The lonely vigil. Families kept apart by governments try desperately to be reunited
When Phuong Thao Tran left Vietnam in 1975, she was eight months pregnant with her third child. That child has never seen his father, Bui Tuong Huan, a law-school professor who joined the last South Vietnamese government. ``He apply and apply for exit visa,'' says Mrs. Phuong, ``but they don't want to process his case.'' Except for letters sent via friends in France, and rare phone calls made from a country maintaining diplomatic relations with Vietnam, they have not been able to communicate.Skip to next paragraph
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Elena Balovlenkov, an American-born daughter of Soviet 'emigr'es, met and married her husband, Yuri, in the Soviet Union. She's seen him intermittently during their eight-year marriage and given birth to their two daughters. Although the Soviet Union has invited her to come live with him in Moscow, her husband is not allowed to emigrate to her home in Baltimore. THESE are just two families caught in a pattern of long-term separation brought about by government action.
What keeps them and so many more like them apart are governments that feel it ``necessary to interject the state into very personal decisions -- who you should marry, where you should live, even where you should spend your summer vacation,'' says Lynne Davidson of the Commission on Security and Cooperation in Europe, a United States advisory agency.
The reasons these governments give for such personal interference vary from state to state and from case to case.
``There's a story for every family,'' Ms. Davidson says. East Europeans take a paternalistic stance, she explains: ``They think the spouse in Romania has been tricked into marriage with a tricky Westerner, and the state must protect them by keeping the couple apart.'' WHATEVER their reasons, governments that throw a wedge into family lives have created a problem affecting ``hundreds of thousands of families,'' says Nick van Praag of the Office of the United Nations High Commissioner for Refugees.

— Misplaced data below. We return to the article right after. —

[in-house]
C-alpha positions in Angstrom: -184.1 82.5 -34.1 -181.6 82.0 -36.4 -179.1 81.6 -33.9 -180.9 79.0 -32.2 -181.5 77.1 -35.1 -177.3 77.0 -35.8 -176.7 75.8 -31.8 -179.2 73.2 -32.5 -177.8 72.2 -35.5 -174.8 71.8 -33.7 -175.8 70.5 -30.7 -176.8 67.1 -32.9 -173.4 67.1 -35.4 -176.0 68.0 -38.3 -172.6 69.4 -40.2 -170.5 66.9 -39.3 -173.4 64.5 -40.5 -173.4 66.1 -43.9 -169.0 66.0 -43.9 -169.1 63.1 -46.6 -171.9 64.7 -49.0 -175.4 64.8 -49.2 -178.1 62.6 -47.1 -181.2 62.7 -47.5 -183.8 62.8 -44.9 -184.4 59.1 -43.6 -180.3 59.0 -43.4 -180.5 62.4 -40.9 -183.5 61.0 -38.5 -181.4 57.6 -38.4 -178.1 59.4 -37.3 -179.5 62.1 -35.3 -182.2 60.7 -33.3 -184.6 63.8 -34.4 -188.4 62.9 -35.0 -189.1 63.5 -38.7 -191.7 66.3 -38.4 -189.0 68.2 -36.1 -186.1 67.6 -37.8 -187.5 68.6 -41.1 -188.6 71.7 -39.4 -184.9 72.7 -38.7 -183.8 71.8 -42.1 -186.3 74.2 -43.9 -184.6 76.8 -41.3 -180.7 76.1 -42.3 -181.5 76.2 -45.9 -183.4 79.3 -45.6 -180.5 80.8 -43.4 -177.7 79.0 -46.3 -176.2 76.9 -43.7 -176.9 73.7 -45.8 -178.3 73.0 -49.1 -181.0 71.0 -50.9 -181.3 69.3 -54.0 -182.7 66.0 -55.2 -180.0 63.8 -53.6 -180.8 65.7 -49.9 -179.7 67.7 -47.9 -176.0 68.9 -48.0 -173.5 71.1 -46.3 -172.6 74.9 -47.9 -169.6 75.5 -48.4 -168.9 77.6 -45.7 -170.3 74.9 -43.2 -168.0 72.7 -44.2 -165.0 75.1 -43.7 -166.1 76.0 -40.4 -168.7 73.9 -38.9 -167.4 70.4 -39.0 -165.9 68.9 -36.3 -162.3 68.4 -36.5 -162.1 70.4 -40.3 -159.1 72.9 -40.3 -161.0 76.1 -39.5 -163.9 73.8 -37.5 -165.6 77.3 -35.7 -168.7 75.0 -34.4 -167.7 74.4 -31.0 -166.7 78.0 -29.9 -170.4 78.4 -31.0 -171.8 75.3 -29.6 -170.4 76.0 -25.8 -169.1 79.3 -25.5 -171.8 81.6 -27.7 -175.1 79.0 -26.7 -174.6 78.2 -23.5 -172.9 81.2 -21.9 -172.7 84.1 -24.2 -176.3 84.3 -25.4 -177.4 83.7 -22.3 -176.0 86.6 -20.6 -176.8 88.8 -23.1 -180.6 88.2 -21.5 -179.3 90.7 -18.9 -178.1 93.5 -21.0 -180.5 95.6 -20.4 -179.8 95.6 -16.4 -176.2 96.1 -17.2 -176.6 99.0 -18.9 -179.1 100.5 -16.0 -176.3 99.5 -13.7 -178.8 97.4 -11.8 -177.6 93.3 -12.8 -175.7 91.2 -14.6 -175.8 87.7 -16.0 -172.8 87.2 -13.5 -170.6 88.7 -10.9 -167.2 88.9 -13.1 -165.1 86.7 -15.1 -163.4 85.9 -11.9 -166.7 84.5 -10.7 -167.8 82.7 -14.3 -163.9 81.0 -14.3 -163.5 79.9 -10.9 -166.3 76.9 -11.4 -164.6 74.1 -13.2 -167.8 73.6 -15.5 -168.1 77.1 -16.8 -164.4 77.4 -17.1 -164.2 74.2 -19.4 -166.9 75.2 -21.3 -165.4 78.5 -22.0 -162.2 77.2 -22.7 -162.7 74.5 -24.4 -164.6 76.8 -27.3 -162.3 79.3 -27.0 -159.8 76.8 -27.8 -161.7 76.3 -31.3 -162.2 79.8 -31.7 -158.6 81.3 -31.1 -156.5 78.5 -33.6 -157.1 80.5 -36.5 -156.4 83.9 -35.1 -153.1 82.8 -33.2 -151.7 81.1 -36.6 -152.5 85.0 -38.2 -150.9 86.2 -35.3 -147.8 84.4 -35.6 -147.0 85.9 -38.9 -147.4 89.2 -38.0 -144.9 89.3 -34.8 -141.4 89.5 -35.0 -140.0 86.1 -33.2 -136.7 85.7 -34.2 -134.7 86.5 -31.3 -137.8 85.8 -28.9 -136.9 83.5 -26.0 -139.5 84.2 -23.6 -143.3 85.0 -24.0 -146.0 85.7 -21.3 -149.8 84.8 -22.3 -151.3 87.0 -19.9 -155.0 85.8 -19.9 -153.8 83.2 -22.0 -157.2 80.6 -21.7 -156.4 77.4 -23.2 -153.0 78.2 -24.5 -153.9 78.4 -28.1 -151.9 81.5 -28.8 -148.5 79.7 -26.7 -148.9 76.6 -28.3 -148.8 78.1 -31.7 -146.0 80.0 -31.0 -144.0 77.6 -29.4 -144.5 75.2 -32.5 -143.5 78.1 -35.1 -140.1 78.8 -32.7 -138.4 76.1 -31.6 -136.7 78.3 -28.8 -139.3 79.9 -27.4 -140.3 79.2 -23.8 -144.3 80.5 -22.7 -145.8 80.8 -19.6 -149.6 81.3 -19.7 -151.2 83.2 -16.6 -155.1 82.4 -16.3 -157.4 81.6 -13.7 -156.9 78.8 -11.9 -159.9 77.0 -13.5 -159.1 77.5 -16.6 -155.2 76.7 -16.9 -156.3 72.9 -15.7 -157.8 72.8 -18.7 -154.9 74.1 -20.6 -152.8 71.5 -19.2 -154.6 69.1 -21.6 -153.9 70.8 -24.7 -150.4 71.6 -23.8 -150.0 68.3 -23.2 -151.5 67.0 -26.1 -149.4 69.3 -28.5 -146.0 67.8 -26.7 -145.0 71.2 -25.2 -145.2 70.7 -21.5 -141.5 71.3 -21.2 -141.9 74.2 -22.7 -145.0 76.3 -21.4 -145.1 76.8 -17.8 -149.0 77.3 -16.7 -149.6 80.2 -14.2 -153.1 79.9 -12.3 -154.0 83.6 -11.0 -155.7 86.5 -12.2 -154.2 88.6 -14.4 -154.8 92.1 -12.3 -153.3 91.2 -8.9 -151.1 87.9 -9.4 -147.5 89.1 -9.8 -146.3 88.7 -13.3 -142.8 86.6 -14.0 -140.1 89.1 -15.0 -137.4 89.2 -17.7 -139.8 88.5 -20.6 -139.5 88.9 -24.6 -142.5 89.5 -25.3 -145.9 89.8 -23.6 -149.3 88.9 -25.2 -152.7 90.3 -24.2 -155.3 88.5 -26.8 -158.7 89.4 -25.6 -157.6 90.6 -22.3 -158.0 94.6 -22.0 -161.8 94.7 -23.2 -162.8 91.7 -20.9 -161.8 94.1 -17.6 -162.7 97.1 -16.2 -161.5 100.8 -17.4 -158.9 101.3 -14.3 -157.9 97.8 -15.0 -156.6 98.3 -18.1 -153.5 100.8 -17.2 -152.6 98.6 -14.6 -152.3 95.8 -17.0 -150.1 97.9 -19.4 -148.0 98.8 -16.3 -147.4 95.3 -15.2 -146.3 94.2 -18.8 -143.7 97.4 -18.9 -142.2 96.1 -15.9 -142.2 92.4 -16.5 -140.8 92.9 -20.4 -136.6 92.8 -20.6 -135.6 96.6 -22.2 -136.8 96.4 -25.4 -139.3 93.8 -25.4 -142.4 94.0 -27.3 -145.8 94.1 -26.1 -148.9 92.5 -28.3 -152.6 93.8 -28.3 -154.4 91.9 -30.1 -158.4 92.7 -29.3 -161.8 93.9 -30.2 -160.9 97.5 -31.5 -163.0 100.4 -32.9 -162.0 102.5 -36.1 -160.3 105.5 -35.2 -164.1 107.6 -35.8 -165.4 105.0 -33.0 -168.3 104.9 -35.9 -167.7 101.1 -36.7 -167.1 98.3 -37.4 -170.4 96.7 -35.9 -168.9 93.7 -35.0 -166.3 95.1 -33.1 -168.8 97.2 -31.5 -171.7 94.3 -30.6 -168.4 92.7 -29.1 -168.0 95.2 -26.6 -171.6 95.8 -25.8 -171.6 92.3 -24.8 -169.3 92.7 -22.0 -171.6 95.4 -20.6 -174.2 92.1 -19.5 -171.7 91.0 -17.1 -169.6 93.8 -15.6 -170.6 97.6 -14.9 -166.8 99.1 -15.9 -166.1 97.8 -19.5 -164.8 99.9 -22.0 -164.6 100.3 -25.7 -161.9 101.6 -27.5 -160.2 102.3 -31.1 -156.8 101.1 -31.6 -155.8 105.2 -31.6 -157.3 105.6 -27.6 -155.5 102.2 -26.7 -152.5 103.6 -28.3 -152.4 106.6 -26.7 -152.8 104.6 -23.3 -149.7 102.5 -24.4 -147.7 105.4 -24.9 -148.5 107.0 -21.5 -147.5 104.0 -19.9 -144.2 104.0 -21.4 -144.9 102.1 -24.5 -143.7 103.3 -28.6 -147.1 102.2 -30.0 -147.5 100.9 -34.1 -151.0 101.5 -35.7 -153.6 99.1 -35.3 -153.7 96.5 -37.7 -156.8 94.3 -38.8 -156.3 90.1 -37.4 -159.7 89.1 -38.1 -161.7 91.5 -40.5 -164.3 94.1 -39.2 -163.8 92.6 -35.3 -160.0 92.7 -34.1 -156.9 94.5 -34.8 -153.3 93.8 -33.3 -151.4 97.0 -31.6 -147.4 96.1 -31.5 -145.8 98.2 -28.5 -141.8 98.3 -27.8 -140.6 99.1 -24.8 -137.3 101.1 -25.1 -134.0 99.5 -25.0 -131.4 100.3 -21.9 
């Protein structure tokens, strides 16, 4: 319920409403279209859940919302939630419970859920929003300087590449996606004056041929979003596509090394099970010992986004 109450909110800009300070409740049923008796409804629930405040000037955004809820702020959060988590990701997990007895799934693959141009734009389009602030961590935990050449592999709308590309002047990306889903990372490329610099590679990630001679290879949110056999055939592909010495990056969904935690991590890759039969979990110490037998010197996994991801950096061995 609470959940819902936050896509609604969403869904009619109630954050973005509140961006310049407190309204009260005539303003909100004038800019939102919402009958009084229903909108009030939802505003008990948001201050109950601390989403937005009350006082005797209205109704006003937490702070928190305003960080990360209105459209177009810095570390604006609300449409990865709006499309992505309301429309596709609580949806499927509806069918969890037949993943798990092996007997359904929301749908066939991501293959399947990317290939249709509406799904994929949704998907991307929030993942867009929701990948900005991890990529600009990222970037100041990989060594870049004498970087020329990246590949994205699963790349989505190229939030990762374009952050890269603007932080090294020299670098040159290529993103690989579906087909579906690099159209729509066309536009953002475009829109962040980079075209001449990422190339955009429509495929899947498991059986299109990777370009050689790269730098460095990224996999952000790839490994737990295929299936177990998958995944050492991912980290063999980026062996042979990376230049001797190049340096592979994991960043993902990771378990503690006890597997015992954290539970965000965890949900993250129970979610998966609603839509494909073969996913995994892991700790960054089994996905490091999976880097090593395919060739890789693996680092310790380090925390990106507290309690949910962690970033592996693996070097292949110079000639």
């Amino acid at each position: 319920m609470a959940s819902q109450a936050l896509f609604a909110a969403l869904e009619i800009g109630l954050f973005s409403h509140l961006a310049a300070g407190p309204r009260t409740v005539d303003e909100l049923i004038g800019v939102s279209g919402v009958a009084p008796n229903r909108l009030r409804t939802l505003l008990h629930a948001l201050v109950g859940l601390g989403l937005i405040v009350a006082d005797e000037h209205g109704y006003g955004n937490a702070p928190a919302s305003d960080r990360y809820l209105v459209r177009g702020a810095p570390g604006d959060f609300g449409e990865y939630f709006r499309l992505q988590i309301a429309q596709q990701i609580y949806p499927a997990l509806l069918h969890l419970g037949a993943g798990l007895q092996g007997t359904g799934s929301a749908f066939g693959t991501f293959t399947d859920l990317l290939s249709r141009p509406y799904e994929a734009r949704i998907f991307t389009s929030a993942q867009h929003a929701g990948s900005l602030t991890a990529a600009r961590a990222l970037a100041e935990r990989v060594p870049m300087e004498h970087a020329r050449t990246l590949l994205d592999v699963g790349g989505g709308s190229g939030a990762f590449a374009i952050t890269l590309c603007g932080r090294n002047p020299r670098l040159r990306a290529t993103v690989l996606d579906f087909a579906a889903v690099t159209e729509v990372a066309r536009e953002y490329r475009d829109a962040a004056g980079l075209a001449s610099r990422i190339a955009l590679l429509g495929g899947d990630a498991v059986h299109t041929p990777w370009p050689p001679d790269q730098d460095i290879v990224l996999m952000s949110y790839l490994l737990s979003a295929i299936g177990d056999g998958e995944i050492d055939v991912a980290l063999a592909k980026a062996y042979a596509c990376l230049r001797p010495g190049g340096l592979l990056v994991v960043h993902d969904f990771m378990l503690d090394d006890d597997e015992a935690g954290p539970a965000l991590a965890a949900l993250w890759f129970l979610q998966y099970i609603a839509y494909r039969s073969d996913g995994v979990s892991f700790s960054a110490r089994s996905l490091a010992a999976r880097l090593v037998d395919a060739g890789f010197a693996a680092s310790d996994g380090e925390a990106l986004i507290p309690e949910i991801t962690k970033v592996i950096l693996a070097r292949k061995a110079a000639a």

Families caught in the net of state-to-state conflicts argue strenuously that politics should not be allowed to engulf their usually unpolitical lives.
``Our marriages are not political statements, and shouldn't be treated as political items,'' says Mrs. Balovlenkov, speaking for the US-USSR Separated Spouses Coalition (which represents 23 couples). ``We are simply people in love.''
The separations do, however, politicize these ``people in love.'' The US State Department and members of Congress are besieged with letters from such people, asking for help in negotiating with the withholding country. State Department sources say ethnic organizations like the Polish American Congress and religious organizations such as the American Jewish Congress have been particularly effective in keeping up the drumbeat for these families.
But ``it's often difficult to do anything about individual cases,'' says Israel Levine of the American Jewish Congress, ``so we work to obtain more-generalized permission.''
Such avenues yield little hope for the nearly half-million displaced people in Thailand who don't have even the status of refugees, since the Thai government decided in 1980 to accept no more refugees, and those who had already fled to Thailand can't get out through normal refugee channels. Because of their homelands' government, they can't go back.
Mr. Van Praag says those still in Vietnam who wish to emigrate are also stalled, since the 1979 Orderly Departure Program came to a ``temporary'' halt in January of this year. ``There are probably no complete Vietnamese families in the US,'' says a spokesman for the International Red Cross, which runs a tracing service that helps family members find each other.